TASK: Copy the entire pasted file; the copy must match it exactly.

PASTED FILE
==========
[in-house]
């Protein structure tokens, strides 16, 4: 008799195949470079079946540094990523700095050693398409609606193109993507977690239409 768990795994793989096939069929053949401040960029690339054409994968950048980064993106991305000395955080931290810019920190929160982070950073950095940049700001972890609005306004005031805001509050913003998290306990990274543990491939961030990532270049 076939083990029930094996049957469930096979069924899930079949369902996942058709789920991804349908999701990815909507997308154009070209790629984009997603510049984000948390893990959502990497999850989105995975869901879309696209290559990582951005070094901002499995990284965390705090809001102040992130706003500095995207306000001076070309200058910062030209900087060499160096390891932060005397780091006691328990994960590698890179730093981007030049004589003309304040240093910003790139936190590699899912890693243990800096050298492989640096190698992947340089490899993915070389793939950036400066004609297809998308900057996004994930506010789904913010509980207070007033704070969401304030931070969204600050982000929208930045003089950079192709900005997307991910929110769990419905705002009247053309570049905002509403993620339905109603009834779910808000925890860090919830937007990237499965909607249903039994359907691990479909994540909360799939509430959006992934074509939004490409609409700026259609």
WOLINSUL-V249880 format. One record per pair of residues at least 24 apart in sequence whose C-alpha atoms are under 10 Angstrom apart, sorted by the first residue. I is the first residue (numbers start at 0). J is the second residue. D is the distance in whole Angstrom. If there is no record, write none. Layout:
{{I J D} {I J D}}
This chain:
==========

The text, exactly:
[in-house]
């Protein structure tokens, strides 16, 4: 008799195949470079079946540094990523700095050693398409609606193109993507977690239409 768990795994793989096939069929053949401040960029690339054409994968950048980064993106991305000395955080931290810019920190929160982070950073950095940049700001972890609005306004005031805001509050913003998290306990990274543990491939961030990532270049 076939083990029930094996049957469930096979069924899930079949369902996942058709789920991804349908999701990815909507997308154009070209790629984009997603510049984000948390893990959502990497999850989105995975869901879309696209290559990582951005070094901002499995990284965390705090809001102040992130706003500095995207306000001076070309200058910062030209900087060499160096390891932060005397780091006691328990994960590698890179730093981007030049004589003309304040240093910003790139936190590699899912890693243990800096050298492989640096190698992947340089490899993915070389793939950036400066004609297809998308900057996004994930506010789904913010509980207070007033704070969401304030931070969204600050982000929208930045003089950079192709900005997307991910929110769990419905705002009247053309570049905002509403993620339905109603009834779910808000925890860090919830937007990237499965909607249903039994359907691990479909994540909360799939509430959006992934074509939004490409609409700026259609």
WOLINSUL-V249880 format. One record per pair of residues at least 24 apart in sequence whose C-alpha atoms are under 10 Angstrom apart, sorted by the first residue. I is the first residue (numbers start at 0). J is the second residue. D is the distance in whole Angstrom. If there is no record, write none. Layout:
{{I J D} {I J D}}
This chain: